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Talking Drum

Justice Or Else

African Flags MMM

People from across the US gathered in for the Justice or Else march, various groups brought social and political messages. Photos by Obari Cartman.

Inspired and led by the Honorable Minister Louis Farrakhan, more than a million Blackmen gathered in Washington, D.C. on October 10, 2015 “to declare their right to justice to atone for their failure as men and to accept responsibility as the family head”, as articulated by the Nation of Islam. The theme for this 20th anniversary reunion of the original Million Man March on the nation’s capital was “Justice or Else”.

Many say it was one of the most historic organizing and mobilizing events in the history of Black people in the United States. But what were its objectives, what did it produce, what are the organizational products, and how are the people closer to their goal of justice?

Looking back in time, the Million Man March follows a long history of civil rights activism in the United States. During the 1960’s and 70’s the civil rights movement was in full mobilization with protests, boycotts, and sit­ins of all kinds designed to strike back at the system of white supremacy that institutionalized the marginalization and dehumanization of black people throughout its territories.

Black inhabitants were made legal second class citizens that did not have access to the liberties espoused by the society’s founding moral codes: “liberty and justice for all”. Given this country’s history of enslavement and genocide, it’s clear these ideals have not benefited humanity. A post slavery America was very much a continuation of Roman civilization, built for the perceived advantages of an elite ruling class who would conquer people throughout the world. In contrast to a traditional African system of governance whereby the leaders served the interests of the people, here the interests and ambitions of the leaders was to serve themselves.

Their system of governance is characterised by the people serving their king, and ready to sacrifice and kill for their interest. These interests are the conquest of land, material wealth, and the subjugation of all peoples. America was part and parcel of a society forged on the ethics of barbarism and conquest. It was designed with the further destruction of traditional civilization in mind and was not likely to change its intention without resistance or corrective force. The civil rights movement would grow as part of a global resistance to the unjust system through protests and rebellion the world over.

Farrakhan speaks Justice or Else

Louis Farrakhan speaks at the Justice or Else March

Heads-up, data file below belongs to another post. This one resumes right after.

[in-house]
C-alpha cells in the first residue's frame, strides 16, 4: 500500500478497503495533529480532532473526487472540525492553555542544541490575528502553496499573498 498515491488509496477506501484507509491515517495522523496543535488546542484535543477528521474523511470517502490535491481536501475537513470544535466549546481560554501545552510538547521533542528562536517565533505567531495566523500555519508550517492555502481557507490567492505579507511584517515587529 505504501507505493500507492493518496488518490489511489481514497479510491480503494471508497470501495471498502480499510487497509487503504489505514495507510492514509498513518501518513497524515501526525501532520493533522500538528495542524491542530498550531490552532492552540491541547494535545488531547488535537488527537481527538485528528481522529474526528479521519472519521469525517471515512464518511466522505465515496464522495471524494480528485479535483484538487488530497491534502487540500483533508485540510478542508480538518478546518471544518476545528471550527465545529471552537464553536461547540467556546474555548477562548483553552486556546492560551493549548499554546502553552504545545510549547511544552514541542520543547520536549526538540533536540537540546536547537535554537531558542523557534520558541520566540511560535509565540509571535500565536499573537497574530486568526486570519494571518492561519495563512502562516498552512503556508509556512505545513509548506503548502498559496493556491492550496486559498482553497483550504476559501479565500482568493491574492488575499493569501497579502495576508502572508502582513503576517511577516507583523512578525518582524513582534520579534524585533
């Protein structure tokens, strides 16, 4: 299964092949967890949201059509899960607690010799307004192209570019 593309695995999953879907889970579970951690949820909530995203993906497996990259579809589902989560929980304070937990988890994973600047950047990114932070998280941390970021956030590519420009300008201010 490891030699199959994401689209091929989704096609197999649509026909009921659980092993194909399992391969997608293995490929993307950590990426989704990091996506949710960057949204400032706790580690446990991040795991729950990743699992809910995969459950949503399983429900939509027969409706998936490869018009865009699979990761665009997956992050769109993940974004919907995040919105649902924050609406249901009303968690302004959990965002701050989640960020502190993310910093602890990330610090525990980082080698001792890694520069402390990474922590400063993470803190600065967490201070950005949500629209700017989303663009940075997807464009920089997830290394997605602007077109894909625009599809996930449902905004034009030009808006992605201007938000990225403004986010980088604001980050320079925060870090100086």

One of the characteristics of the civil rights movement, as with the series of Million Man Marches, is the charismatic smooth talking preacher at the podium. They typically have the oratory gift of gab that could move the emotions of any crowd no matter how forwards or backwards their platform actually is. They excel at emotional manipulation and arousing the passions of the crowd, which triggers the mass movement into action.

The problem with appealing to the emotions is that emotions are temporary and not sustainable for long periods of time. Emotions are known to negatively impact our decision making process. They compel us to act without clarity of mind. Likewise, a movement based on the emotions is often temporary and not sustainable for the long haul. People make decisions that are questioned once they return to a level state of mind.

Protests were often started based on a response to random acts of injustice that would arouse the passions of the masses. But the emotions would eventually cool down with the passing of time as would the movement. If looked at critically one could see the “so called” random acts of injustice that flare up the emotions of the masses, are quite regular and systematic.

This year’s 20th anniversary of the Million Man March had the theme of Justice or Else. The organizers, led by Farrakhan, gave the impression that the systematic and institutionalized racism had the option to change its course. This was in spite of acknowledging the fact that “America has no future for you or me”, in the words of Farrakhan. He implied that if we assemble at the nation’s capital to show unity as leaders of the black family, and warned America of its impending judgement by God, our goal of justice can be achieved. This is inspite of having a clear analysis of America’s record of injustice throughout time, as he skillfully articulates at every opportunity. Farrakhan stated “America is under Divine judgement and they have a chance to stop or delay the judgement”.